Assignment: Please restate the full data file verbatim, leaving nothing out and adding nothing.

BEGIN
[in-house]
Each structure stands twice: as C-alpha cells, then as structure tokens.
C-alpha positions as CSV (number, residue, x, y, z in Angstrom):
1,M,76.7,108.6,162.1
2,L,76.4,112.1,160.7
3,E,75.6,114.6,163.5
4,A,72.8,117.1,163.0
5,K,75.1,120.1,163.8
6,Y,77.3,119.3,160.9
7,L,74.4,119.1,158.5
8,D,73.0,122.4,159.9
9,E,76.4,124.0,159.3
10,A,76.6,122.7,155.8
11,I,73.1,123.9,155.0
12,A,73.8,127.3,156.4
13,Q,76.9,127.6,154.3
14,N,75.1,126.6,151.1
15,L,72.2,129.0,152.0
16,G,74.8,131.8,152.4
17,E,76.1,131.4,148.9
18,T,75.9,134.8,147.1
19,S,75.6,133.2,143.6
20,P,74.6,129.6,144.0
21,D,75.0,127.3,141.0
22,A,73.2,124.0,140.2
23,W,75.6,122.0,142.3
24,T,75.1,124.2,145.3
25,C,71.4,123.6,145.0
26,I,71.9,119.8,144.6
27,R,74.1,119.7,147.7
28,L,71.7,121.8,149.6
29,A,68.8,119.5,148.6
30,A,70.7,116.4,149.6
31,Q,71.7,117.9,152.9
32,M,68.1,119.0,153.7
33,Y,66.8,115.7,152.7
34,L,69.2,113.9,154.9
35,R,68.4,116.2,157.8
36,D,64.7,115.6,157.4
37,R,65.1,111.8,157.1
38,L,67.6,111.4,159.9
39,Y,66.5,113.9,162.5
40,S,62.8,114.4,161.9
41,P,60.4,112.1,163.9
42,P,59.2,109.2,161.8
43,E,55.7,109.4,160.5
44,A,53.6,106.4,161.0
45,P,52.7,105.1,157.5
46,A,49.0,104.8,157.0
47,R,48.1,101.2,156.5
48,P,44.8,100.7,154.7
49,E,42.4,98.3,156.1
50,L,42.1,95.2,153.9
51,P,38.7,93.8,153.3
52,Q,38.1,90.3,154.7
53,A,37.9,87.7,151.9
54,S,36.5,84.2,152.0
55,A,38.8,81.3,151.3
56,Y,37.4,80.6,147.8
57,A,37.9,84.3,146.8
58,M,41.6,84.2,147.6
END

[in-house]
Each structure stands twice: as C-alpha cells, then as structure tokens.
C-alpha positions as CSV (number, residue, x, y, z in Angstrom):
1,M,76.7,108.6,162.1
2,L,76.4,112.1,160.7
3,E,75.6,114.6,163.5
4,A,72.8,117.1,163.0
5,K,75.1,120.1,163.8
6,Y,77.3,119.3,160.9
7,L,74.4,119.1,158.5
8,D,73.0,122.4,159.9
9,E,76.4,124.0,159.3
10,A,76.6,122.7,155.8
11,I,73.1,123.9,155.0
12,A,73.8,127.3,156.4
13,Q,76.9,127.6,154.3
14,N,75.1,126.6,151.1
15,L,72.2,129.0,152.0
16,G,74.8,131.8,152.4
17,E,76.1,131.4,148.9
18,T,75.9,134.8,147.1
19,S,75.6,133.2,143.6
20,P,74.6,129.6,144.0
21,D,75.0,127.3,141.0
22,A,73.2,124.0,140.2
23,W,75.6,122.0,142.3
24,T,75.1,124.2,145.3
25,C,71.4,123.6,145.0
26,I,71.9,119.8,144.6
27,R,74.1,119.7,147.7
28,L,71.7,121.8,149.6
29,A,68.8,119.5,148.6
30,A,70.7,116.4,149.6
31,Q,71.7,117.9,152.9
32,M,68.1,119.0,153.7
33,Y,66.8,115.7,152.7
34,L,69.2,113.9,154.9
35,R,68.4,116.2,157.8
36,D,64.7,115.6,157.4
37,R,65.1,111.8,157.1
38,L,67.6,111.4,159.9
39,Y,66.5,113.9,162.5
40,S,62.8,114.4,161.9
41,P,60.4,112.1,163.9
42,P,59.2,109.2,161.8
43,E,55.7,109.4,160.5
44,A,53.6,106.4,161.0
45,P,52.7,105.1,157.5
46,A,49.0,104.8,157.0
47,R,48.1,101.2,156.5
48,P,44.8,100.7,154.7
49,E,42.4,98.3,156.1
50,L,42.1,95.2,153.9
51,P,38.7,93.8,153.3
52,Q,38.1,90.3,154.7
53,A,37.9,87.7,151.9
54,S,36.5,84.2,152.0
55,A,38.8,81.3,151.3
56,Y,37.4,80.6,147.8
57,A,37.9,84.3,146.8
58,M,41.6,84.2,147.6